Graph plots in Lightning

Setup

In [1]:

```
import os
from lightning import Lightning
from numpy import random, asarray, argmin
from colorsys import hsv_to_rgb
import networkx as nx
```

In [2]:

```
lgn = Lightning(ipython=True, host='http://public.lightning-viz.org')
```

Random spatial graphs

Spatial graphs have nodes with fixed spatial positions, and links between them.

They are useful for spatial network data, where position has meaning (unlike force-directed graphs, where position is used dynamically during rendering).

First we'll generate a random geometric graph using `networkx`

and plot with basic styling.

The random geometric graph places links between nodes with probability that depends on their spatial distance.

In [3]:

```
G = nx.random_geometric_graph(100, 0.2)
pos = asarray(nx.get_node_attributes(G, 'pos').values())
mat = nx.adjacency_matrix(G).todense()
```

In [4]:

```
lgn.graph(pos[:,0], pos[:,1], mat)
```

Out[4]:

We can add a color to each node. Here we color the same graph based on distance from the origin.

In [5]:

```
dists = [(x - 0.5)**2 + (y - 0.5)**2 for x, y in pos]
lgn.graph(pos[:,0], pos[:,1], mat, values=dists, colormap='Greens')
```

Out[5]:

As with other plots, we can also color using group labels.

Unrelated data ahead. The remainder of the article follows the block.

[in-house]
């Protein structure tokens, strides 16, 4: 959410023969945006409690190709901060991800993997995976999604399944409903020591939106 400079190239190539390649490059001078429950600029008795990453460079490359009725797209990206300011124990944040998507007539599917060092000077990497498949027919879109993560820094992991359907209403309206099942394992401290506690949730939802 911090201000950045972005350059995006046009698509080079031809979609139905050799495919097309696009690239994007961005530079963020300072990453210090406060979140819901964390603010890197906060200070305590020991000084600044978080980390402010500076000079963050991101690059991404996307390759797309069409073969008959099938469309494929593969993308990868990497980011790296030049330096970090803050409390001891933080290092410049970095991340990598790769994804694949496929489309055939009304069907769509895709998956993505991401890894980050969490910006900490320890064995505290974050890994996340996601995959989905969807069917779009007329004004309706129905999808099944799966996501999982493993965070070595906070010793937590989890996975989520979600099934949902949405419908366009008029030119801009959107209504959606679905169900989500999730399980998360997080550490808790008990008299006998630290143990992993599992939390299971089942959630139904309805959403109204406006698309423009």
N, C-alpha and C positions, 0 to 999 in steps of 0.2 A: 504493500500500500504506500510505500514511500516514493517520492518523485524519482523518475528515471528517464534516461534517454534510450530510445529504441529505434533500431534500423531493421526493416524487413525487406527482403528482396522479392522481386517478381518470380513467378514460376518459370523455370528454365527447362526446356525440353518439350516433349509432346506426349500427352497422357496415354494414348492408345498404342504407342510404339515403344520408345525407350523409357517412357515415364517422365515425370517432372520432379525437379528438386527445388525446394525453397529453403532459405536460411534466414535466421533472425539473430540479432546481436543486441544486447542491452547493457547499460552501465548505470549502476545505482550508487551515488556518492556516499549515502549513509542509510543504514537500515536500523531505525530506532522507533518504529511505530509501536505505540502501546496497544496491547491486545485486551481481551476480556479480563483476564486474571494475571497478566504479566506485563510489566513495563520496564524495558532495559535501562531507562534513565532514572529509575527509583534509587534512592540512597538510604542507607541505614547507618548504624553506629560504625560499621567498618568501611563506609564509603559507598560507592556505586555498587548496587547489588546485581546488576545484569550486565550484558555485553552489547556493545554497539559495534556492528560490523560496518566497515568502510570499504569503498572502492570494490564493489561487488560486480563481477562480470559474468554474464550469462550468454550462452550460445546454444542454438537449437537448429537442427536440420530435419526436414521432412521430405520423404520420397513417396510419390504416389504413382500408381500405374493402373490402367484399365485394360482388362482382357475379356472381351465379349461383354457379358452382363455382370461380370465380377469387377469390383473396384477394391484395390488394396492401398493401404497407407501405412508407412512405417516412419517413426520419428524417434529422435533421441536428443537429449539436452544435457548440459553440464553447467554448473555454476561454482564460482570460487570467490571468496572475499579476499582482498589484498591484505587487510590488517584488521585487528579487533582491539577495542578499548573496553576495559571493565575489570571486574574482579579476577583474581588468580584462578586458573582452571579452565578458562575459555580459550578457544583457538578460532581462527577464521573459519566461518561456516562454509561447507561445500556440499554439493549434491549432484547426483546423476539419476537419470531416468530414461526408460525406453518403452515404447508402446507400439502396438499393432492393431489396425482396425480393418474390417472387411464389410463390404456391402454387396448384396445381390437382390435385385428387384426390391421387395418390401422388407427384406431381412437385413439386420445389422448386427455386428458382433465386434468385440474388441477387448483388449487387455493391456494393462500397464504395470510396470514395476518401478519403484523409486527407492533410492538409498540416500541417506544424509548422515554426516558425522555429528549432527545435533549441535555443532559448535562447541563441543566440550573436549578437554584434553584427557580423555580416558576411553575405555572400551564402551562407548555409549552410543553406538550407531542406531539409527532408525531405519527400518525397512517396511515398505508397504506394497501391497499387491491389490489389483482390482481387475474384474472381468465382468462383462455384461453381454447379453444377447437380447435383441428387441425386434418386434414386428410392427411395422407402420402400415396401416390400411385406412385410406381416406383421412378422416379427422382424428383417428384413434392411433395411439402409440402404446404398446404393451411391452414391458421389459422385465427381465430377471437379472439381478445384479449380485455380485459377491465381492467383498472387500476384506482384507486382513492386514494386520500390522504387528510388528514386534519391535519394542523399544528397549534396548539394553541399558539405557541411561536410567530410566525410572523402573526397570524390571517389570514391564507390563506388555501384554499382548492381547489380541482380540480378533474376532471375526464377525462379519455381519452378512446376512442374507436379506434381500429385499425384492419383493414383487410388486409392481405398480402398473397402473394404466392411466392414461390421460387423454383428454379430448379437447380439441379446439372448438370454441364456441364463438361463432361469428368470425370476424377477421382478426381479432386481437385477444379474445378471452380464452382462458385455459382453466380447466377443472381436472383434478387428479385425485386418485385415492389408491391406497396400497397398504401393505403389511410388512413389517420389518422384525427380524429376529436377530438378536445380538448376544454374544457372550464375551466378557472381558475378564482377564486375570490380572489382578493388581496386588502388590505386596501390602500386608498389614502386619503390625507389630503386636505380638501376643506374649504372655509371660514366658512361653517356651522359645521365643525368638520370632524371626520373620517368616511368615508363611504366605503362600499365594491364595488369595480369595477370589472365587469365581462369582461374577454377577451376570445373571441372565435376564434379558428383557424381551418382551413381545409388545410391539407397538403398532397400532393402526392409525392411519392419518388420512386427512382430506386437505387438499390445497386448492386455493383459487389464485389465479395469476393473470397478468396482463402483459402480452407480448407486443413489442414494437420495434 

Here we assign a label to each point based on the shortest path from it to the center.

In [6]:

```
center = argmin(dists)
p = nx.single_source_shortest_path_length(G, center)
xy = asarray([pos[i,:] for i in p.keys()])
g = p.values()
lgn.graph(xy[:,0], xy[:,1], mat, group=g)
```

Out[6]:

Edge bundling

Graphs with many edges can become hard to visualize (due to hairballs).

Lightning helps with this by letting you click on points and see only the links to that node. Try it!

In [7]:

```
G = nx.random_geometric_graph(50, 0.5)
pos = asarray(nx.get_node_attributes(G, 'pos').values())
dists = [(x - 0.5)**2 + (y - 0.5)**2 for x, y in pos]
mat = nx.adjacency_matrix(G).todense()
```

In [8]:

```
lgn.graph(pos[:,0], pos[:,1], mat)
```

Out[8]:

Another option is to bundle edges together using an algorithm by Holton and Van Wijk, emphasizing large tracts.
See this link for the implementaiton.

As with the unbundled version, you can click on points to highlight links.

In [9]:

```
lgn.graphbundled(pos[:,0], pos[:,1], mat)
```

Out[9]: